Recently, Brazil has also just earned itself the title of largest beef exporter in the world, exporting everywhere from Hong Kong, the European Union, and even to the United States (primarily fast food restaurants).  According to the Center for International Forestry Research, ‘between 1990 and 2001 the percentage of Europe’s processed meat imports that came from Brazil rose from 40-75 percent’ and by 2003 for the first time ever, ‘the growth in Brazilian cattle production—80% of which was in the Amazon—was largely export driven.’

The United States has recently been in dispute with Brazil over the cotton production industry, and (thank heavens!) placed a ban on the import of Brazilian beef…but hold on folks:  that ban is set to expire at the end of this year.  Another important note to consider: this ban on Brazilian beef imports is not a complete ban, in fact, many restaurants and other fine dining businesses in the US continue to partake in the destruction of the Amazon.  The ban only pertains to grocery stores, and is currently in debate as to whether or not it will be lifted.  The ban depends upon the dispute over cotton production industry between the two countries.  The ban was originally instated in the US due to the high levels of foot and mouth disease prominent in Brazilian beef. (more…)

Read Full Post »

Americans tend to think of climate change as a ‘down the road’ future phenomenon. But the fact of the matter is that although the world isn’t coming to an end tomorrow, we are being impacted by climate change, and much more than we may think.  We may feel like we don’t know anyone dealing with the repercussions of climate change, but the effects are closer than we think. In fact, think of that cattle ranch down the road, it’s probably dealing with the effects of climate change, like drought, and extreme heat waves, and most of us don’t even know it.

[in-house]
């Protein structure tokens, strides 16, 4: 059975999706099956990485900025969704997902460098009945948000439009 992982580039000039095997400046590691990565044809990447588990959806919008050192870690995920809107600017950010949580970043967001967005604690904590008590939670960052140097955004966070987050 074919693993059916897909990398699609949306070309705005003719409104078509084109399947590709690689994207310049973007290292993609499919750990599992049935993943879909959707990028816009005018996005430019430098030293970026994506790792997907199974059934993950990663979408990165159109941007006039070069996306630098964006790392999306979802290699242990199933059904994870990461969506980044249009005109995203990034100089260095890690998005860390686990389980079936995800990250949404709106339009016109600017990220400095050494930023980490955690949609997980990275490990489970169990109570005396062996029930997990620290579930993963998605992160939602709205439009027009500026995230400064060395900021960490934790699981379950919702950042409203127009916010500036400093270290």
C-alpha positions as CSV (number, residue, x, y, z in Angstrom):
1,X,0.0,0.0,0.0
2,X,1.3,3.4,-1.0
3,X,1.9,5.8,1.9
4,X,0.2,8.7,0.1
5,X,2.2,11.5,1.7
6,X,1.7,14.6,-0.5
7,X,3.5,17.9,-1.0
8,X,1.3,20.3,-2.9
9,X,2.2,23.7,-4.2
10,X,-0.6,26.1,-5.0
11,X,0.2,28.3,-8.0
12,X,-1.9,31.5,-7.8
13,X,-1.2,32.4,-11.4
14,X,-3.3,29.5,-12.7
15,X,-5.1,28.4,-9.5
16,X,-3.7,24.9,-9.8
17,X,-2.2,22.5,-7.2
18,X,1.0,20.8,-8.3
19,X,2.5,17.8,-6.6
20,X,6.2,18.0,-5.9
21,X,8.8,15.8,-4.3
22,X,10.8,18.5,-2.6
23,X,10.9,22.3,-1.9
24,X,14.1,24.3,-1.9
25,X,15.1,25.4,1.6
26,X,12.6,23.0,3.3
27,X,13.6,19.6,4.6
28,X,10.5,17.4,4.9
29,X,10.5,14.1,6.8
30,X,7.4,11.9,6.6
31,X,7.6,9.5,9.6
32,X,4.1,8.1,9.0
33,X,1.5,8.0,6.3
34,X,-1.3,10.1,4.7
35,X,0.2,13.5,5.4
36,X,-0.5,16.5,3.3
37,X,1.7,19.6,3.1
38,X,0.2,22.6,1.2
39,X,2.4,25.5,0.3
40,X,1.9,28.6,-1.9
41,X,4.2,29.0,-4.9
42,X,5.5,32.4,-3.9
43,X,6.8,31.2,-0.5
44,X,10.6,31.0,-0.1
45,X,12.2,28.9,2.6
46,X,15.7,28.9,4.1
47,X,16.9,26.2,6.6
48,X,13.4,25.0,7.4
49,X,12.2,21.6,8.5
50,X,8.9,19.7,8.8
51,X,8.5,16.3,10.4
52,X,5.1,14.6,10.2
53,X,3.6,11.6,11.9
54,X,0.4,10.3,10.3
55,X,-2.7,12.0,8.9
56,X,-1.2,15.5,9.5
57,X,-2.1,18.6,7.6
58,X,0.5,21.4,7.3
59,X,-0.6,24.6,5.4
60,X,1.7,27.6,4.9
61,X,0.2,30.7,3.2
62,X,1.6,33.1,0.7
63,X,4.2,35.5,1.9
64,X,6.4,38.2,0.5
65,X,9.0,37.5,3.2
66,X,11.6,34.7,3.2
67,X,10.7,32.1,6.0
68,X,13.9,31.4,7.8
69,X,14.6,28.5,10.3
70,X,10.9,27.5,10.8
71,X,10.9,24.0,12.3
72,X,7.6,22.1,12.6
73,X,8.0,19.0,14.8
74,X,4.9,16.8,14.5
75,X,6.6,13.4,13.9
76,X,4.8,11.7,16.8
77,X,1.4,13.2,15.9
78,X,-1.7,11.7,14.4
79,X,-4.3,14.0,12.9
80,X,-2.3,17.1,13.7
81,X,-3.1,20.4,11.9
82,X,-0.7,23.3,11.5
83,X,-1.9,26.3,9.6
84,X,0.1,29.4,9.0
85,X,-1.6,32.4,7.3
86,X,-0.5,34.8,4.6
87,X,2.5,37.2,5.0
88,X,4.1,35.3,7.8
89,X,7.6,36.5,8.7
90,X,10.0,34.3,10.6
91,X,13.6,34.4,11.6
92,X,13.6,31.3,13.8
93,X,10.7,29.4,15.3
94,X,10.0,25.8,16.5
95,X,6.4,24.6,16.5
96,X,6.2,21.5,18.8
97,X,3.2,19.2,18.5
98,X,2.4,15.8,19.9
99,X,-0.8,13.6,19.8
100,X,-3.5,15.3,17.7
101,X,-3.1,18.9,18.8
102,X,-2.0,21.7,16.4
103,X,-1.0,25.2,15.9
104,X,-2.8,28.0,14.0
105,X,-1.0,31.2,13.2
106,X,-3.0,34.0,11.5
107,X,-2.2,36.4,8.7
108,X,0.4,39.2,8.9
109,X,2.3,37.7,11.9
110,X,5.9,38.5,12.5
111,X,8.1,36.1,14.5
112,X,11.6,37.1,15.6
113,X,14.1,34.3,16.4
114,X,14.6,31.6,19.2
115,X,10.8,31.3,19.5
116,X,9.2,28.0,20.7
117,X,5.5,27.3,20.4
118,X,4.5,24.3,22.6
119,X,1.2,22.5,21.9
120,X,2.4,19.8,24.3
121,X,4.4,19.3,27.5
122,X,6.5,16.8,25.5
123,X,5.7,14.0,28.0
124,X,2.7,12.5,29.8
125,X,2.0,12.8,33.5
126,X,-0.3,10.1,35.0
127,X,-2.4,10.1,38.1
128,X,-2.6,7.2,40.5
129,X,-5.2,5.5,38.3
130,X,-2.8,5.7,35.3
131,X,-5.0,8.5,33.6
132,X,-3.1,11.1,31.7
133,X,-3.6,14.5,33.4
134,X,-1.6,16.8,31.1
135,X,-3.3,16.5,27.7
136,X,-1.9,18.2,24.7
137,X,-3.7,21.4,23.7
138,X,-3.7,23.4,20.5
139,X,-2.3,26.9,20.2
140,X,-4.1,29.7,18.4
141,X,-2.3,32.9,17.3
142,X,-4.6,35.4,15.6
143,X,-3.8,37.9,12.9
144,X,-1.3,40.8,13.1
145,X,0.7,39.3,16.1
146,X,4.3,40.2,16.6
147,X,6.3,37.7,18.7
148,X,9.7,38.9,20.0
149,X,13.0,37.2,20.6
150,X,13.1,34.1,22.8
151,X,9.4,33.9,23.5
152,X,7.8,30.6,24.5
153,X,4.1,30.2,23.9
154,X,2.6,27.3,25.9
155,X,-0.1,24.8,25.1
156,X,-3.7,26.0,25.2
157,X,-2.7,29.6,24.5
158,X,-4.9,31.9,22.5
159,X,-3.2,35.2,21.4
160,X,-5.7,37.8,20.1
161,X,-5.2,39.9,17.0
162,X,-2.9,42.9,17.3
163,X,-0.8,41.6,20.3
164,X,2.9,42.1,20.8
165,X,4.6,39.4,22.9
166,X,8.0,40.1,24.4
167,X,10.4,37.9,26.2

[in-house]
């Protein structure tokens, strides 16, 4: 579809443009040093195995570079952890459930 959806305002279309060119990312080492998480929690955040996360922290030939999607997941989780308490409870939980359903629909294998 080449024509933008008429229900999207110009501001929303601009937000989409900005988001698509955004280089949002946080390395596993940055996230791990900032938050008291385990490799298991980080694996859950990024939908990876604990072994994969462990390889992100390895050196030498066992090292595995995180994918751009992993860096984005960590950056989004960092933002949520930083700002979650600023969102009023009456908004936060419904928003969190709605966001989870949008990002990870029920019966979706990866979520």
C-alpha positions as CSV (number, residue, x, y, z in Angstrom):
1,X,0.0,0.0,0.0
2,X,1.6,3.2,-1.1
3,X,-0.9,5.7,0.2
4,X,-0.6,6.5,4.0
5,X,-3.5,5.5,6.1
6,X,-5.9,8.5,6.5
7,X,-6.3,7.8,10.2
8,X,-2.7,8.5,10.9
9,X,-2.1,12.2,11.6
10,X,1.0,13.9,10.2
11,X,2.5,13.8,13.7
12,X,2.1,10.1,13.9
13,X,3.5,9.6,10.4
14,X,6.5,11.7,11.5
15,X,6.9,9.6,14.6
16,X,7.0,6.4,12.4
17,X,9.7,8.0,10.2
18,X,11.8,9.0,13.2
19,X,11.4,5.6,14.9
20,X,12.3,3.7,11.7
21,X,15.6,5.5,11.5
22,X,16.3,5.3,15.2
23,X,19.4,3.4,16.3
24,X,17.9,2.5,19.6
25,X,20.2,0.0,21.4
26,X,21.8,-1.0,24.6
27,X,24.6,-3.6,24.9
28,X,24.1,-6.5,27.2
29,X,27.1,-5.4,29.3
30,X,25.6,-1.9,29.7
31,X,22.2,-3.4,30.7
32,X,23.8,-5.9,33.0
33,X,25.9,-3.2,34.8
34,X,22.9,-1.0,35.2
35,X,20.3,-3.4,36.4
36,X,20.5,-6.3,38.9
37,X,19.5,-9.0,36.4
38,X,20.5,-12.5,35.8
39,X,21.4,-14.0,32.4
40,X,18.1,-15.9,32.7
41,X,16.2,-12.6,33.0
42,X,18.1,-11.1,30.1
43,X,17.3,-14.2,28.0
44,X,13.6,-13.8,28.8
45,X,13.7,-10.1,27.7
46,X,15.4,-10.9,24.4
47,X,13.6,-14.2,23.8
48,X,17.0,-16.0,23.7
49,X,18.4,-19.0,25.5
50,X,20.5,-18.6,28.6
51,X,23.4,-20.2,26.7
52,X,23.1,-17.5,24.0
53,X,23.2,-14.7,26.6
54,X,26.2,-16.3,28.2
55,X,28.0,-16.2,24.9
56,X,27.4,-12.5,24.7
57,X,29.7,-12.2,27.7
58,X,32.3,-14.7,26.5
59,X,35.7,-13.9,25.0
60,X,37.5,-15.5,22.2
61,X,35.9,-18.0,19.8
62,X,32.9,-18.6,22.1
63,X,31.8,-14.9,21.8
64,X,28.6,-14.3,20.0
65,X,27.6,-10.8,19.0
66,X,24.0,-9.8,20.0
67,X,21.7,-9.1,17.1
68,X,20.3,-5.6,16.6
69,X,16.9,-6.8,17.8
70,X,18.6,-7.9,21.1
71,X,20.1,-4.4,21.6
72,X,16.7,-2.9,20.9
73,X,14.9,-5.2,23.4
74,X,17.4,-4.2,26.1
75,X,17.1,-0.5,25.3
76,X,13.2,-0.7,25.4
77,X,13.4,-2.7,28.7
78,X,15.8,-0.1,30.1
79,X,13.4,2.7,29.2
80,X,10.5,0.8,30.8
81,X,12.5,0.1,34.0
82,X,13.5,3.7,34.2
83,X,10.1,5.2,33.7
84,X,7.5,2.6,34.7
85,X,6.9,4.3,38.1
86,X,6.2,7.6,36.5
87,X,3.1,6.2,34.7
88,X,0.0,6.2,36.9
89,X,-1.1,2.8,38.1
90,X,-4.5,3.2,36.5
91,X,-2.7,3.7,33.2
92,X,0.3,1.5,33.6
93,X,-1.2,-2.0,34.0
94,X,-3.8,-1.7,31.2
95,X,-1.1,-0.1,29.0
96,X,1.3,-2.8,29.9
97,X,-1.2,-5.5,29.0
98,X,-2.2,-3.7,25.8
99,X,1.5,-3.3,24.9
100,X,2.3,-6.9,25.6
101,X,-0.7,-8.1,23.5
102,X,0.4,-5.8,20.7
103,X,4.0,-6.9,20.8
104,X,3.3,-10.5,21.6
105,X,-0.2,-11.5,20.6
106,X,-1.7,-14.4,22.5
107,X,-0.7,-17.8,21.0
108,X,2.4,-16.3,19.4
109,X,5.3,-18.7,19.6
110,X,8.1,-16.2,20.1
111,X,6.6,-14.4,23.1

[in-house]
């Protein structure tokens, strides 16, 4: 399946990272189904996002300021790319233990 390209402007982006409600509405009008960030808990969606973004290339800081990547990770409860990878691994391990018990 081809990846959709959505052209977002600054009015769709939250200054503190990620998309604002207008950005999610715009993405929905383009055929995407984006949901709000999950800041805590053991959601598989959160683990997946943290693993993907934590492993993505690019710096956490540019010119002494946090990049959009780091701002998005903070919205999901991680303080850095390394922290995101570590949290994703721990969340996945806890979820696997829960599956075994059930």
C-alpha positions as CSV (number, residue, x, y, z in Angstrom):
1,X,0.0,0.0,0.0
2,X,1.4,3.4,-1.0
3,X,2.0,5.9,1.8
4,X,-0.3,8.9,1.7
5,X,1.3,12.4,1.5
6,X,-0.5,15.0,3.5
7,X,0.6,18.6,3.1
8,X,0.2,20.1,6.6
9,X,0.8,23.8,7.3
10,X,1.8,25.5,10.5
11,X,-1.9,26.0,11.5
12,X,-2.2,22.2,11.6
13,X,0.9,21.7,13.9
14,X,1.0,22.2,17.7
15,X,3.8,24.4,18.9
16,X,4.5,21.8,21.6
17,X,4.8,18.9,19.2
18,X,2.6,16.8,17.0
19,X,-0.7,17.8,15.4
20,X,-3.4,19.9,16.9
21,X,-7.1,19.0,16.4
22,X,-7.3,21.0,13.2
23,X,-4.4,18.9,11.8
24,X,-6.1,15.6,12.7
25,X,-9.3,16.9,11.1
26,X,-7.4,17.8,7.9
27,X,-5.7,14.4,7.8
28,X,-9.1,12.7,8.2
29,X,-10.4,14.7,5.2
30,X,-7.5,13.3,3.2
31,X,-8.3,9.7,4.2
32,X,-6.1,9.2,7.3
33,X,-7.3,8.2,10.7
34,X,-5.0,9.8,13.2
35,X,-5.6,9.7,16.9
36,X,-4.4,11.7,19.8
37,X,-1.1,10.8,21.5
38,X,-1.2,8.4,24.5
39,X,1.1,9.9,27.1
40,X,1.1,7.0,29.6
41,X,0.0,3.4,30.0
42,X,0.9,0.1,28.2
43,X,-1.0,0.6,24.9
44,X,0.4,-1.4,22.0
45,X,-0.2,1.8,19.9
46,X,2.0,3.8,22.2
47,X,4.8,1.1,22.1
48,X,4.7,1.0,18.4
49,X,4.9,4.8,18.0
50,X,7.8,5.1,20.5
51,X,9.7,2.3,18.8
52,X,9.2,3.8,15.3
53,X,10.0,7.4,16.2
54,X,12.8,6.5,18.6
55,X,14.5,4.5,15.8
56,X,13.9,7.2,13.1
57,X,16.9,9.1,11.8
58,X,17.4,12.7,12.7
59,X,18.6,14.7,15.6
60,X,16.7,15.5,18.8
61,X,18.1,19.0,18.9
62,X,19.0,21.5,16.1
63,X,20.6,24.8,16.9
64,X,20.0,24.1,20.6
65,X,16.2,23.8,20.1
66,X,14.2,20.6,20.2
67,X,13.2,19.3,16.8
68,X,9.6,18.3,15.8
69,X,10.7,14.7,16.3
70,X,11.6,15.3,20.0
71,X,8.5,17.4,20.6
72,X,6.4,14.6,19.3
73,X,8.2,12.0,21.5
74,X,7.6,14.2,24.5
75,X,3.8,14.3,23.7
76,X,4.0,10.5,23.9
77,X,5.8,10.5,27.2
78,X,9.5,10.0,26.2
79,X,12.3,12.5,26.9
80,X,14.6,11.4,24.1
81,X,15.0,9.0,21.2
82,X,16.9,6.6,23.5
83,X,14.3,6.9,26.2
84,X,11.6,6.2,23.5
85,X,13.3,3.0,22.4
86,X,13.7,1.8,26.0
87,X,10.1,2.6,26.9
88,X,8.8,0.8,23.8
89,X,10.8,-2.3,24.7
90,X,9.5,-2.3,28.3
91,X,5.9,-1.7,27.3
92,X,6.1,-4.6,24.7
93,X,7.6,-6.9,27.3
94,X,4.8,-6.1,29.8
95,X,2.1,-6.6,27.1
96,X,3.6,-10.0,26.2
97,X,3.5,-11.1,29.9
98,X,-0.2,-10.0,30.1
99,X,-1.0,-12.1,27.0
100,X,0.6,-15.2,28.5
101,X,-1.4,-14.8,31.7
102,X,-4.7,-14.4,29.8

Climate change can affect livestock, especially here in Texas, aka the cattle country.  This occurs principally through variations in appetite, and distribution in energy between maintenance and growth.  The potential for disease incidence becomes increased as well. Does this become worth the cost for those who raise cattle? Speaking from personal experience, I can tell you that it is not.

Cattle during a roundup session

My family has owned a working cattle ranch for as long as I can remember.  The cattle were left to openly graze through the pastures and wander about the ranch, to the fishing pond and beyond.  I can remember countless times driving in only to be stopped by a cow standing blatantly in the middle of the road munching on some mesquite.  A few months ago, the decision was made to slowly get rid of the cattle on the ranch.  Why you ask? For one, the expense it costs to maintain such a production is becoming more than the profit.  The cattle are eating everything in sight, not allowing the wild game to acquire enough to eat to reach their full mass potential.  This essentially decreases the amount of hunting leases the ranch receives, since the game isn’t at its full potential, size wise.  As long as the cows continue to eat, they’ll also continue to erode everything in sight, especially since they’ve been grazing for so long out in the pastures.  And specifically speaking of extreme heat waves, I can remember a few times in my lifetime when we’ve had cows die right in the pastures as a result of the brutal Texas heat.  That seems to be a pretty clear indicator of the serious catastrophic risks that the effects of warming have on the hard-working cattle ranchers. (more…)

Read Full Post »

Submit a commentRepower America, wants to share an important piece of news with you.